Tattoos And Trauma: How Body Art Helped Me Overcome An Abusive Past
Trigger warning: physical and sexual abuse.
The first time I was sexually assaulted, I was 16 years old. My “boyfriend” forced me into a compromising position. He gave me an ultimatum: give him a blowjob or get out.
I got my first tattoo when I was 18 years old. I gave up my driver’s permit, trading the thin piece of cardstock for a state-issued ID and some ink. And I was physically abused when I was 19 years old. My boyfriend struck me in the face during a fight over a banana.
He gave me a bloody nose and blackened my eye.
And while this was the first time, it wouldn’t be the last time. I collected bruises like my friends collected Beanie Babies or cards. Every day was a different wound. A different battle. A different scar.
The good news is, eventually things got better. I’m 36 and haven’t been beaten, pushed, kicked, or struck in some time; however, the wounds remained (and, in many ways, still remain) — at least until I turned to body modification. Until I realized the healing that I found in tattoos and body art.
“Trauma experts encourage us to work from the body out in the course of recovery and healing — to attend to the sensations, senses, and images that carry the imprint of trauma,” Suzanne Phillips, a psychologist and adjunct professor of clinical psychology at Long Island University, tells PsychCentral. “The tattoo’s use of the body to register a traumatic event is a powerful re-doing. It starts at the body’s barrier of protection, the skin, and uses it as a canvas to bear witness, express, release and unlock the viscerally felt impact of trauma.” And this was the case with me.
The first time I was tattooed, I felt empowered. Like I was reclaiming a piece of myself. Of my voice. The second time I knew it wasn’t a fluke. The act transformed me. I felt whole — and healed — and since then I’ve used tattoos to overcome grief, trauma, sadness, and loss. My tattoos aren’t just a part of my story, they are the story. They are pictures of pain and triumph. Of battles won.
Of course, I am not alone. Many people use tattoos as a means of catharsis for various reasons. Kelli, whose last name is being withheld at her request, told Scary Mommy she used body art to overcome a “difficult crossroads” in her life.
“Everything was crumbling around me, and my religion and culture were the only things there for me during that trying time — hence why I got a shamrock with a trinity knot.”
Caitlin Papanier, a childcare provider and educator, admits she used tattoos as a way to stop injuring herself and engaging in self-harm.
“[Cutting] was a way for me to bring an instant calm to a chaotic emotional overload. When my anger and anxiety would become too much to handle — when my adrenaline was skyrocketing at an insane pace — the ONLY way to drop those levels were to cut and then instantly take a nap. But then I found tattooing and the second I felt that needle, I was instantly calm. It felt like I could finally breathe.”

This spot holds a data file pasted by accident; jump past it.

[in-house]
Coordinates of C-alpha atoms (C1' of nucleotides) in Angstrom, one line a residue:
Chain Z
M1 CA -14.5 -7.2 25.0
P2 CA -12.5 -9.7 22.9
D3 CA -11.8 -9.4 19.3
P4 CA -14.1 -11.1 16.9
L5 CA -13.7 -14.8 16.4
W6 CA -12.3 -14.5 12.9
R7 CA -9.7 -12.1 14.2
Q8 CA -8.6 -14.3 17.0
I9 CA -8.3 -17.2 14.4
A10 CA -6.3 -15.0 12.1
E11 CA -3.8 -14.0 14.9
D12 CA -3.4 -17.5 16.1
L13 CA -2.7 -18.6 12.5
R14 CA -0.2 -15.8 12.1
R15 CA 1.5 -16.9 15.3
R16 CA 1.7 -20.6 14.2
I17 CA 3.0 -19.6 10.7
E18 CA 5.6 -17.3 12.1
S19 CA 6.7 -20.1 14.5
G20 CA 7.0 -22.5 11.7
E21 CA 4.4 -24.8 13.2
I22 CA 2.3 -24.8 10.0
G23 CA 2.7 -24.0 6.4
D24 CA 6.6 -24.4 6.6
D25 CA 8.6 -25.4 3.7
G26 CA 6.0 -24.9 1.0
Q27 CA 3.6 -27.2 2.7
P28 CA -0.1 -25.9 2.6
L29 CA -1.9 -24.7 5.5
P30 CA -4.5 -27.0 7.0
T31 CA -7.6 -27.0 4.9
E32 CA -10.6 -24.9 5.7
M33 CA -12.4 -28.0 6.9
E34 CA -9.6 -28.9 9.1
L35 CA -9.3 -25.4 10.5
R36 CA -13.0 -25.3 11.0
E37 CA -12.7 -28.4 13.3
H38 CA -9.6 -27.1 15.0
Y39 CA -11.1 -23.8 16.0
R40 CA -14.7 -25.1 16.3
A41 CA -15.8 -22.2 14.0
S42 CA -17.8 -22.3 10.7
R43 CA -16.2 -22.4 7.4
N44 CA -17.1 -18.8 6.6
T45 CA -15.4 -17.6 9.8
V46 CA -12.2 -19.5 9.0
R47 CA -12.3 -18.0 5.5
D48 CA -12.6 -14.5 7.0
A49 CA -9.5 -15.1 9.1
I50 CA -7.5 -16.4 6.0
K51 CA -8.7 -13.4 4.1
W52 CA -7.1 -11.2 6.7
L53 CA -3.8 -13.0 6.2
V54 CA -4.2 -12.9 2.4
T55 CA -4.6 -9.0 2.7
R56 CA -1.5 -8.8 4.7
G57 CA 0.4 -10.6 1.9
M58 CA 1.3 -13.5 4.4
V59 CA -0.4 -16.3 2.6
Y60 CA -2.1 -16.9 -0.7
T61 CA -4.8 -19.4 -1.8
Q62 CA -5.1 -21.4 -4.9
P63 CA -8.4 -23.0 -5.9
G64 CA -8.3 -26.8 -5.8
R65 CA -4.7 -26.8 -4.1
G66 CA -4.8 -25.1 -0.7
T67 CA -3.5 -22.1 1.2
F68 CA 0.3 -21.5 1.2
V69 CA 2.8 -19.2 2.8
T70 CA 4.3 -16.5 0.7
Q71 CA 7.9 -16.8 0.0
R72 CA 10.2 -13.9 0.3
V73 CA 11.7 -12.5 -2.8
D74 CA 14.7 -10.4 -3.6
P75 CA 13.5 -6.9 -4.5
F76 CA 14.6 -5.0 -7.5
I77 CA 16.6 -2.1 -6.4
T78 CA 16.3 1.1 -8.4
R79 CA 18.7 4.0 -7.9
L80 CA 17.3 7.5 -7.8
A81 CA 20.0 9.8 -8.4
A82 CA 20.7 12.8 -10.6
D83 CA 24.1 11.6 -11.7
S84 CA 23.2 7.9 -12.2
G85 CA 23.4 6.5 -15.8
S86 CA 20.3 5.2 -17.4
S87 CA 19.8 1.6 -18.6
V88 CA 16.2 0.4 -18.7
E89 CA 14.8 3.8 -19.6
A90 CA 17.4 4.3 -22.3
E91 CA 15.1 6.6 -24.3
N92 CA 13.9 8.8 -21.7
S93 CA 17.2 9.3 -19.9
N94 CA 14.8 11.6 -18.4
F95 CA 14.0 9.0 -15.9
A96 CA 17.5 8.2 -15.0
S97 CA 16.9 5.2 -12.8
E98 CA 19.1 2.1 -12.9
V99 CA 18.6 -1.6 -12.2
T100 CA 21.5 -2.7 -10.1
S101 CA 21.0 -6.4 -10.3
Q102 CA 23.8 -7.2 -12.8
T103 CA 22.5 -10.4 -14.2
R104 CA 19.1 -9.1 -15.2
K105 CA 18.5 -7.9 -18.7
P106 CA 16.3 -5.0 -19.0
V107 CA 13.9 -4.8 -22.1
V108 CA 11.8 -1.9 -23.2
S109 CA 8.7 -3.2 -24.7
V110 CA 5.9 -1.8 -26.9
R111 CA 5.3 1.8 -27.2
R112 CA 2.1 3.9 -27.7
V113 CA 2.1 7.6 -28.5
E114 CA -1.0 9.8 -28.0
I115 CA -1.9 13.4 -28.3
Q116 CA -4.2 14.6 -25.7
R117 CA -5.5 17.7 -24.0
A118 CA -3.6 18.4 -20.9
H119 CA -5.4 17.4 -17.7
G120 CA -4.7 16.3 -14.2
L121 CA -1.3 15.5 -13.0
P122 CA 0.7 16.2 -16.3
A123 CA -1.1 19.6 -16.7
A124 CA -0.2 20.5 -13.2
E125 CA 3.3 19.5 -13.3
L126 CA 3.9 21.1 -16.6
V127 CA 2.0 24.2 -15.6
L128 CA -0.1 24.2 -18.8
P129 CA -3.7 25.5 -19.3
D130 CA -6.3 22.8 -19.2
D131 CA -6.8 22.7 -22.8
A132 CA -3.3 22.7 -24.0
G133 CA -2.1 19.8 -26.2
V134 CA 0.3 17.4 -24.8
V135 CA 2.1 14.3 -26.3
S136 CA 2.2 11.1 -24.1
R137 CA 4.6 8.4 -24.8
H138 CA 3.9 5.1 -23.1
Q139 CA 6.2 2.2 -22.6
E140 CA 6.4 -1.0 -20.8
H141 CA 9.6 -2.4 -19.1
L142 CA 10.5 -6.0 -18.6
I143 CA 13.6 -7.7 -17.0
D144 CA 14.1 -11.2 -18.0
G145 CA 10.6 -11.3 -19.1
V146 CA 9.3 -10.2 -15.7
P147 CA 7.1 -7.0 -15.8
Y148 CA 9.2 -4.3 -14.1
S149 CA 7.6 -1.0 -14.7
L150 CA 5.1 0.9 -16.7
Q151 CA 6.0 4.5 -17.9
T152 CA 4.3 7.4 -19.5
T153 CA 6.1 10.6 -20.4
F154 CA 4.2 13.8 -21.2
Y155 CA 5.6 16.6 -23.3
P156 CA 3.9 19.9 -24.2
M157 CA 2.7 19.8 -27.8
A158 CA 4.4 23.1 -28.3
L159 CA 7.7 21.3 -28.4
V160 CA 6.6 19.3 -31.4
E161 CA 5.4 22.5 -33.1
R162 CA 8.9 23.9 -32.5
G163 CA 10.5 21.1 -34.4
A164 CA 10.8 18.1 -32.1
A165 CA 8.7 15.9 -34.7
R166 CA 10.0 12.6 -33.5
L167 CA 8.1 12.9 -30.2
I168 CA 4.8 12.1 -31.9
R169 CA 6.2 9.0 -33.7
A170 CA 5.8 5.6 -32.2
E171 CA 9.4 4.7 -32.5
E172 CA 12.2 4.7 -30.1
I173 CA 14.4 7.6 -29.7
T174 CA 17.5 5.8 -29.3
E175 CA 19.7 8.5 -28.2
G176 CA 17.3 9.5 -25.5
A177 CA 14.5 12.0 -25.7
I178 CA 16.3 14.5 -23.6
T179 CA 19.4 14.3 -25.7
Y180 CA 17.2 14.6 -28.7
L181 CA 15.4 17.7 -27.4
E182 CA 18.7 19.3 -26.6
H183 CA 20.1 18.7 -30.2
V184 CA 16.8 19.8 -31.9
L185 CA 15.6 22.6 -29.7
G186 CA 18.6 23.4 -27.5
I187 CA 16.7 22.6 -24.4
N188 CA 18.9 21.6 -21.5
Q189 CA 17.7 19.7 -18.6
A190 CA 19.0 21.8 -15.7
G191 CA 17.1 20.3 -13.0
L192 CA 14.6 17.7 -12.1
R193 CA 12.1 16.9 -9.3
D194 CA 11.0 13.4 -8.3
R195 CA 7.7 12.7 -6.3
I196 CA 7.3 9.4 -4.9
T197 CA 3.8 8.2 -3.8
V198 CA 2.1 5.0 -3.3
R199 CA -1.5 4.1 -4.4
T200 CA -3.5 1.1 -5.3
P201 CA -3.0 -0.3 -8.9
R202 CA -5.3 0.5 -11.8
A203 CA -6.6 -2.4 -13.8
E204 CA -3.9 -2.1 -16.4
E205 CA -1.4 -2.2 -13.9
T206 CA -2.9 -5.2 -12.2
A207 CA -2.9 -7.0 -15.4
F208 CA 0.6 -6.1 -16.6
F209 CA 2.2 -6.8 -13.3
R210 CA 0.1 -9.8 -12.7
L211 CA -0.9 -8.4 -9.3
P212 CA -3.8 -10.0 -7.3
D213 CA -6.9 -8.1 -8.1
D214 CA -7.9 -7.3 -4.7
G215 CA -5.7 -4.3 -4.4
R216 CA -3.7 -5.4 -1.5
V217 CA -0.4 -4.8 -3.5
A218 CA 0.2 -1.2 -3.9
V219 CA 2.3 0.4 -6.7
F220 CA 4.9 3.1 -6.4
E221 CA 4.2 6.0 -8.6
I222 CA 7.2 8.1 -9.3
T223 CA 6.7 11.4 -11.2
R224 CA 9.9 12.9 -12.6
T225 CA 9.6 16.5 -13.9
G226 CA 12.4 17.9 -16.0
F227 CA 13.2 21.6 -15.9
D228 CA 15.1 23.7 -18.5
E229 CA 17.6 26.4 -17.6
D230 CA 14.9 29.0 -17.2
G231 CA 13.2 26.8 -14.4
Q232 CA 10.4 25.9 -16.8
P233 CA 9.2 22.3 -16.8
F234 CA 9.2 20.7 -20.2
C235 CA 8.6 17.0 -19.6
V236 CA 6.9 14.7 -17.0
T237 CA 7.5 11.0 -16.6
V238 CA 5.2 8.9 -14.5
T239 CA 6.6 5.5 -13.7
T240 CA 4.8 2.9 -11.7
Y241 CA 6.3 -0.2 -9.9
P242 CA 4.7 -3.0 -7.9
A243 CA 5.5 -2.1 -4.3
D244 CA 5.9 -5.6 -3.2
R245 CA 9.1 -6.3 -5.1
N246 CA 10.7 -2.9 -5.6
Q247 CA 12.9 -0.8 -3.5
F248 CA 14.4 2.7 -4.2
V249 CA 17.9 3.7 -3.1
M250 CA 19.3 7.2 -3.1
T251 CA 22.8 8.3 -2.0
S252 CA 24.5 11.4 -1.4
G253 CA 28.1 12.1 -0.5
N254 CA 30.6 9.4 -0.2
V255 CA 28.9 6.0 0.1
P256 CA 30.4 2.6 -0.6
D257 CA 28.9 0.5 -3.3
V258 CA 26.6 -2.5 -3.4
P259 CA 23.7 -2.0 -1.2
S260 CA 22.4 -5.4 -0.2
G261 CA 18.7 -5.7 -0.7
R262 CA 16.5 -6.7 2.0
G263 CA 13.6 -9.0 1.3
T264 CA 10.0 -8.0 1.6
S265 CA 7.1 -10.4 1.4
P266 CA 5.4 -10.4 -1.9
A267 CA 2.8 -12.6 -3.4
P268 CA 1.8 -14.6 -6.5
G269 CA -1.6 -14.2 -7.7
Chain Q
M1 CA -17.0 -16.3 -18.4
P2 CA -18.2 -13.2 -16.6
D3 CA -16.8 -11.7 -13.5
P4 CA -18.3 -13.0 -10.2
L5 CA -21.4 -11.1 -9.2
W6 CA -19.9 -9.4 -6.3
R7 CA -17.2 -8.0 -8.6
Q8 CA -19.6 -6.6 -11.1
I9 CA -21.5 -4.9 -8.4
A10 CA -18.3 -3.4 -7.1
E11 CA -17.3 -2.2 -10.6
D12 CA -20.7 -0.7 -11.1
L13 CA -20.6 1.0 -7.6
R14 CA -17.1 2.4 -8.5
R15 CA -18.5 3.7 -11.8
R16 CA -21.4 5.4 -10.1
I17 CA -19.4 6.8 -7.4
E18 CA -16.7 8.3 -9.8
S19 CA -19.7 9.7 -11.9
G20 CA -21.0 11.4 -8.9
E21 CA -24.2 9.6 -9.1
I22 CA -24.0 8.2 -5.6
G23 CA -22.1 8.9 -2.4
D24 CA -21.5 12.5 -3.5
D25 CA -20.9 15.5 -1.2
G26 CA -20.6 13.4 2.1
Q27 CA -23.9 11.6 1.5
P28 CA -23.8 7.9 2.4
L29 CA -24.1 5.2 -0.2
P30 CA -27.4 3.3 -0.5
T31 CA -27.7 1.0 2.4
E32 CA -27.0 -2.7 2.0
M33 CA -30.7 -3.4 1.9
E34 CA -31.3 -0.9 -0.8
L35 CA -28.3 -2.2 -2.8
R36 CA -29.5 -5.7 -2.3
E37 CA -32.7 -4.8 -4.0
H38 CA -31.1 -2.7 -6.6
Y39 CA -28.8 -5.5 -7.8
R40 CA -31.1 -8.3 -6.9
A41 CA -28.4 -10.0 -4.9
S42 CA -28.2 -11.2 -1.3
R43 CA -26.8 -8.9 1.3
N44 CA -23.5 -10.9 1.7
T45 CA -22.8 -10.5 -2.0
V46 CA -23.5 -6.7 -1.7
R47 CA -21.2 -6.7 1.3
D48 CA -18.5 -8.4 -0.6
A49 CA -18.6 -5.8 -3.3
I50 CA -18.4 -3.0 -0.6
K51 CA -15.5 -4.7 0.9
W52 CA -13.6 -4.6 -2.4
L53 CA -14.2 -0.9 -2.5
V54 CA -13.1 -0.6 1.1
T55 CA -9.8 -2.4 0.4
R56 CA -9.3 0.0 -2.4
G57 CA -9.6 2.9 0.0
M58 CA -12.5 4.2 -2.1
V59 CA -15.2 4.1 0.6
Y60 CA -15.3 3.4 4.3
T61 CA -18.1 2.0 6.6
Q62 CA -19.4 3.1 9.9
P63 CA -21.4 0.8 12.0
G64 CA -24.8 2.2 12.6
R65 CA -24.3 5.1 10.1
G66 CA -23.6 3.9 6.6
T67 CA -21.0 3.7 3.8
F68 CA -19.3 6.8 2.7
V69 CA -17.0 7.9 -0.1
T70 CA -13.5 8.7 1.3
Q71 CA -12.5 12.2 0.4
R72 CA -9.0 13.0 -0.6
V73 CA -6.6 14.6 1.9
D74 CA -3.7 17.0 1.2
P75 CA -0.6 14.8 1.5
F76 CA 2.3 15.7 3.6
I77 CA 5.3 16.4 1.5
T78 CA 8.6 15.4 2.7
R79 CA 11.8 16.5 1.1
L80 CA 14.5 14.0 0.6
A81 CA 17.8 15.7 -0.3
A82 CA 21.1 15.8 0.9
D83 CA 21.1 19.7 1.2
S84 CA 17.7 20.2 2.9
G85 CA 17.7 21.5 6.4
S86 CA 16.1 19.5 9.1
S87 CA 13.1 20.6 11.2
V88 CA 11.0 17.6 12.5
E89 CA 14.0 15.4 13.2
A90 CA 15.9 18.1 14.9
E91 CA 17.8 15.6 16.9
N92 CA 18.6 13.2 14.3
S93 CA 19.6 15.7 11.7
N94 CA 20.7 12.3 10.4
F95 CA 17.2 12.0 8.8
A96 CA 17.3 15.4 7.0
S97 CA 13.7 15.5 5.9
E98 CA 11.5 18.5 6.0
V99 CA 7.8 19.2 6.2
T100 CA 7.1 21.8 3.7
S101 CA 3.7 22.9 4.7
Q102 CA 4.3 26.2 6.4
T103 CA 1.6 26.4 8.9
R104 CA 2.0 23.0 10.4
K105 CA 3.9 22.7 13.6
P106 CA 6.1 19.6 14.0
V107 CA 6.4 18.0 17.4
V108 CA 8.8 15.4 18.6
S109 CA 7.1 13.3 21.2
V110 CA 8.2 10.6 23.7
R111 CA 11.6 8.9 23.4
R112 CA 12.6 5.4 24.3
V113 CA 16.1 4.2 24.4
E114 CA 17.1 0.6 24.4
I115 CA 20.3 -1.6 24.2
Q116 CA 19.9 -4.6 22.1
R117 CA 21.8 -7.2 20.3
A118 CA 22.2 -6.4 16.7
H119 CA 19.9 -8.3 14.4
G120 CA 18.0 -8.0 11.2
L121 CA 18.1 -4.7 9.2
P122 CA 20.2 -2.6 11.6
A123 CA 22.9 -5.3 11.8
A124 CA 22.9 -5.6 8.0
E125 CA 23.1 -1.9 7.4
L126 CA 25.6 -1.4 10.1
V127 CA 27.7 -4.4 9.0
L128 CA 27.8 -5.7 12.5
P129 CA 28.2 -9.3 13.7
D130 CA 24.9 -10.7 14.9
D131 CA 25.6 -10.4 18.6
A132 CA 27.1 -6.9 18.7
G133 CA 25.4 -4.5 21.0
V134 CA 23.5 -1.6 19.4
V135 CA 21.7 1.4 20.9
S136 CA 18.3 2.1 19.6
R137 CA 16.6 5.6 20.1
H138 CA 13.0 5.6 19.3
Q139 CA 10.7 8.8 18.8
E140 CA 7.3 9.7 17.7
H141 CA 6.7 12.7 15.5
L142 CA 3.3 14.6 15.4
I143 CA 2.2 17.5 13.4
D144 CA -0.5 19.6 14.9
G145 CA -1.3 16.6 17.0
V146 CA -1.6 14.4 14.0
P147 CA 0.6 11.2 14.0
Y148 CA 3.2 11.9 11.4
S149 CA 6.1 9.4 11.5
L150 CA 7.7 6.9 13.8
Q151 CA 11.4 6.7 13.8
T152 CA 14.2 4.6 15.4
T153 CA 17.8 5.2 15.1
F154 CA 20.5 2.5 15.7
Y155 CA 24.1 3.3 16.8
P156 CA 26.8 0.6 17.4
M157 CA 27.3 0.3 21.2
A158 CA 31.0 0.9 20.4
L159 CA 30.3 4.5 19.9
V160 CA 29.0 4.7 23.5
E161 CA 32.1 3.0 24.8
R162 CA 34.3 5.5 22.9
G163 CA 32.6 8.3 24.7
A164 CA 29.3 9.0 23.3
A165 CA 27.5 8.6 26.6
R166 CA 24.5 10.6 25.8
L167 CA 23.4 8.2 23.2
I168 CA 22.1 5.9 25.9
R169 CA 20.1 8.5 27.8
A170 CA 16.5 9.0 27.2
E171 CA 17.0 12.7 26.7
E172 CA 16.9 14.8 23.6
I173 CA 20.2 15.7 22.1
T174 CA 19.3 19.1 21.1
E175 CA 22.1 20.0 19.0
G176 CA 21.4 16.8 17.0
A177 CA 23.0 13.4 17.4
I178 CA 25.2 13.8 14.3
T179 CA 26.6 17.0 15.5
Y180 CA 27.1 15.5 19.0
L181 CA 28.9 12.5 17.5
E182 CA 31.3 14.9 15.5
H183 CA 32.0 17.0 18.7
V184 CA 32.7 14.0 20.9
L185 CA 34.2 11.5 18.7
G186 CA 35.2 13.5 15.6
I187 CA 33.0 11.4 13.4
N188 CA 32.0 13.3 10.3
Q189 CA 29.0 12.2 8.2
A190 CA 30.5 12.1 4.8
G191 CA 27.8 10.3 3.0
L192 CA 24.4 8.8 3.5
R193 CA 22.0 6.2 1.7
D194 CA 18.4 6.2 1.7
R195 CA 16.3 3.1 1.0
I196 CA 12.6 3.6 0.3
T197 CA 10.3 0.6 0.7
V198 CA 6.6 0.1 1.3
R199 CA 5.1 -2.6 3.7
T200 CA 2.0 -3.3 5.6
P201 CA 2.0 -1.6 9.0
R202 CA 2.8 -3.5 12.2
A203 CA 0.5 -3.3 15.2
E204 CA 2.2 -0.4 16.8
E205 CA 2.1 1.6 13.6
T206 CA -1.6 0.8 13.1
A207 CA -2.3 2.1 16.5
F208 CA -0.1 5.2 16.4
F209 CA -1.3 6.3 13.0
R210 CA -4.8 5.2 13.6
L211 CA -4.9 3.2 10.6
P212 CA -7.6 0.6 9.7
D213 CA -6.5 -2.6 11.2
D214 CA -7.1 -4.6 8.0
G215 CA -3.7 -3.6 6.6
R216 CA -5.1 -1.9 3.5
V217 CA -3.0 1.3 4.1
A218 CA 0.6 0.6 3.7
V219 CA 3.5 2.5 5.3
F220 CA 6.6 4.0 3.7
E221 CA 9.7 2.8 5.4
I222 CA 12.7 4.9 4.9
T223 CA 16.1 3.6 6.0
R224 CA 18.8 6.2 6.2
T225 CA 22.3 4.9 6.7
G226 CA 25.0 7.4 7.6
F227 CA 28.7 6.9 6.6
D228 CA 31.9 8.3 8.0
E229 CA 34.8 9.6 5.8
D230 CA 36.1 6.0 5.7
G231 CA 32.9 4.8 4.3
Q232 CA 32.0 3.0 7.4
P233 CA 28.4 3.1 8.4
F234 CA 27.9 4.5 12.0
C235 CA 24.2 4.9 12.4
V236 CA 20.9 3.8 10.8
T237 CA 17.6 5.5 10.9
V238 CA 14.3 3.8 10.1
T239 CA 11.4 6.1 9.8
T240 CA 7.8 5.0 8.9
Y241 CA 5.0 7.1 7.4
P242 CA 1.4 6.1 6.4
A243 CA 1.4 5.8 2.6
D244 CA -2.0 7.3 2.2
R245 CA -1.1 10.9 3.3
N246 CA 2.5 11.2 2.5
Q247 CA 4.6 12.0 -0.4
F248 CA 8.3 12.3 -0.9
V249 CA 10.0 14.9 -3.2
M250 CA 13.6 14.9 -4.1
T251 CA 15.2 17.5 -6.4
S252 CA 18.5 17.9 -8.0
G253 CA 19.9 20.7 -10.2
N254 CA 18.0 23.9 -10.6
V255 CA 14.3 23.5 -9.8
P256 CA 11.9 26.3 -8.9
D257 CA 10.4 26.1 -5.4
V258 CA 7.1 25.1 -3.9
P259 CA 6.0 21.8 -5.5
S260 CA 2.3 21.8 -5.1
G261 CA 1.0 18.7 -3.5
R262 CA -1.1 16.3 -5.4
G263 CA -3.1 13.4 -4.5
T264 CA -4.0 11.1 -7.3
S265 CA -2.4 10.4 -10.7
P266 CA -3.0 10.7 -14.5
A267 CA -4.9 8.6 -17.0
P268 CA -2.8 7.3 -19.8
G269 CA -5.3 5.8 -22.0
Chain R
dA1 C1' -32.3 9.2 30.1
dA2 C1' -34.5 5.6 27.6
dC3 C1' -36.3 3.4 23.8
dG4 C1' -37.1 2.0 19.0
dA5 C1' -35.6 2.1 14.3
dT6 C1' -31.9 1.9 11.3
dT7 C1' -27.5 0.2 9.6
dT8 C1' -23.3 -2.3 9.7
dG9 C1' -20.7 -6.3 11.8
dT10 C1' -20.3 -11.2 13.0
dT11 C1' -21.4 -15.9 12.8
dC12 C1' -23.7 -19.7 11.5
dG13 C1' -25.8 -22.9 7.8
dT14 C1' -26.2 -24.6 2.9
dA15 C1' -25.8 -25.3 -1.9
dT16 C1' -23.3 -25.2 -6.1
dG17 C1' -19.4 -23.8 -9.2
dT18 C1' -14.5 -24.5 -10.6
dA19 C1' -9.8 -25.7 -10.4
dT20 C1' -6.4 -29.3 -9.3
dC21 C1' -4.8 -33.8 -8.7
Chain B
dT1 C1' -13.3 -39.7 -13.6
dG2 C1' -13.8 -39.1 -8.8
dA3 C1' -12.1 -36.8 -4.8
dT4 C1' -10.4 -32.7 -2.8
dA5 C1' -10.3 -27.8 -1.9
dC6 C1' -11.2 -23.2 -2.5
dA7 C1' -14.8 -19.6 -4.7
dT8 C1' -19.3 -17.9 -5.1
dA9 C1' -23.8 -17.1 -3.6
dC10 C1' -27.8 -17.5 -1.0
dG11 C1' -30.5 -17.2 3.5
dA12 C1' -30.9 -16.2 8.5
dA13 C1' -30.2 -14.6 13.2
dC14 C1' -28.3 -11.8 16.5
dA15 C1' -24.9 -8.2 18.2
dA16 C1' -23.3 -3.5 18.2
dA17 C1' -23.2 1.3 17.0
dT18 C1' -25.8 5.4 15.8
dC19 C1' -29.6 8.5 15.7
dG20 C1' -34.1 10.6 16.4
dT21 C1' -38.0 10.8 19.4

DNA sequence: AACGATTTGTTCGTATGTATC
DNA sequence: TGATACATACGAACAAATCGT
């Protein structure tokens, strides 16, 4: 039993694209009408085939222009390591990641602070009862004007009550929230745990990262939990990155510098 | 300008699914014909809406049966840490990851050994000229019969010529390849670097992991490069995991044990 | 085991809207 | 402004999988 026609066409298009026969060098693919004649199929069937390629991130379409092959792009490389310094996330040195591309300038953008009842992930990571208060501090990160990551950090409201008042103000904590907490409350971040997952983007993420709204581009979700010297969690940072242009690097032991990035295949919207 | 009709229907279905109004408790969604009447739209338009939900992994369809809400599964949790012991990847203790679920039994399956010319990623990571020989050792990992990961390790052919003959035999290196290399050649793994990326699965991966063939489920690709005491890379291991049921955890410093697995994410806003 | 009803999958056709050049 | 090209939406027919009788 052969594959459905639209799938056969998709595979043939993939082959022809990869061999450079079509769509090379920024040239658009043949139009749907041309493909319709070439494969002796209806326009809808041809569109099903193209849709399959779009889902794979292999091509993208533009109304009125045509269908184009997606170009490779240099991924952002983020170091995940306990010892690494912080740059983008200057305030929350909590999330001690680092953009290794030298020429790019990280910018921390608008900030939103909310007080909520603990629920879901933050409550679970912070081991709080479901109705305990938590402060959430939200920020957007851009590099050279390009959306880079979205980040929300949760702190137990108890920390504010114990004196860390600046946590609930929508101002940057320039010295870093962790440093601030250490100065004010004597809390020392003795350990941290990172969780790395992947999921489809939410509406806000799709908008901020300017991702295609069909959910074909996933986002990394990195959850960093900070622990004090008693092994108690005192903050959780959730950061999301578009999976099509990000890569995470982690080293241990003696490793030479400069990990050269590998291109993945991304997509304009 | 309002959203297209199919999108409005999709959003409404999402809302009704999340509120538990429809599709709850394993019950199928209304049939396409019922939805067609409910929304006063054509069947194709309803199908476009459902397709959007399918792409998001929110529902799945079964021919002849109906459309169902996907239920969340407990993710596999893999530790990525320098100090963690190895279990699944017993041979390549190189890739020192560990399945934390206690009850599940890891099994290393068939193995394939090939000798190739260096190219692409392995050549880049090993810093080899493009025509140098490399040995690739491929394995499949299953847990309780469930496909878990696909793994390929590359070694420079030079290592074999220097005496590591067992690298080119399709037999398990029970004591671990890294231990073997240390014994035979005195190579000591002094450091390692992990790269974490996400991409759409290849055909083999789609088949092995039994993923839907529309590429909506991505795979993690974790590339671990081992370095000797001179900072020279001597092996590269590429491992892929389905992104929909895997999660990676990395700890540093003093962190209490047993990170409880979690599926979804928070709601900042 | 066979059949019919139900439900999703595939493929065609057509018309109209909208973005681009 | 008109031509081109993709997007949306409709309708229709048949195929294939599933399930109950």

And Samantha Robinson, a mother of three, shared a similar story.
“I tattooed my left forearm to cover scars from my past. I used to cut as a way to cope from sexual assault in my teenage years. As I got older and found better ways to cope I was embarrassed by the scars. My tattoo brought beauty from pain and reminds me of everything I have overcome. It made me confident again.”
That said, tattoos still get a bad rap. Many associate the art form with deviant, criminal, or sexualized behaviors — hence the terms “prison art” and “tramp stamp.” The notion that tattoos and body modification can be used to heal is also widely debated. Some believe it is a form of social masochism. However, tattoos can be cathartic for many of us, particularly for those (like me) overcoming trauma. In fact, “therapeutic tattoos” represent a powerful pathway to healing and body reclamation.
“In its visibility and in the bearer’s wish to let it be seen, a tattoo can undo the shame so often associated with trauma, war, victimization, and the intergenerational legacy of hidden trauma,” Phillips writes. “Choosing to publically… [share things which are] often hidden, they [tattooed individuals] turn horror to honor and shame to a shout about survival and a mandate to ‘Never Forget.’”
As for me, tattoos have helped me cover physical wounds, bringing new light and life to myself and my body. They have helped me overcome invisible scars. The act of tattooing has actually helped me heal, feeling comfortable in the hands of others. I’ve allowed men (and women) to touch my body in a safe, controlled, and intimate way. What’s more, tattoos have given me a renewed sense of self. Body art has helped me feel more secure in my skin. For me, body art has been transformative, in more ways than one.
Does that mean tattoos are right for everyone? No. Of course not. Tattoos are personal, as is trauma. But there is potential pushed with ink. Power. Tattooing can be motivational, inspirational, and full of healing and hope.
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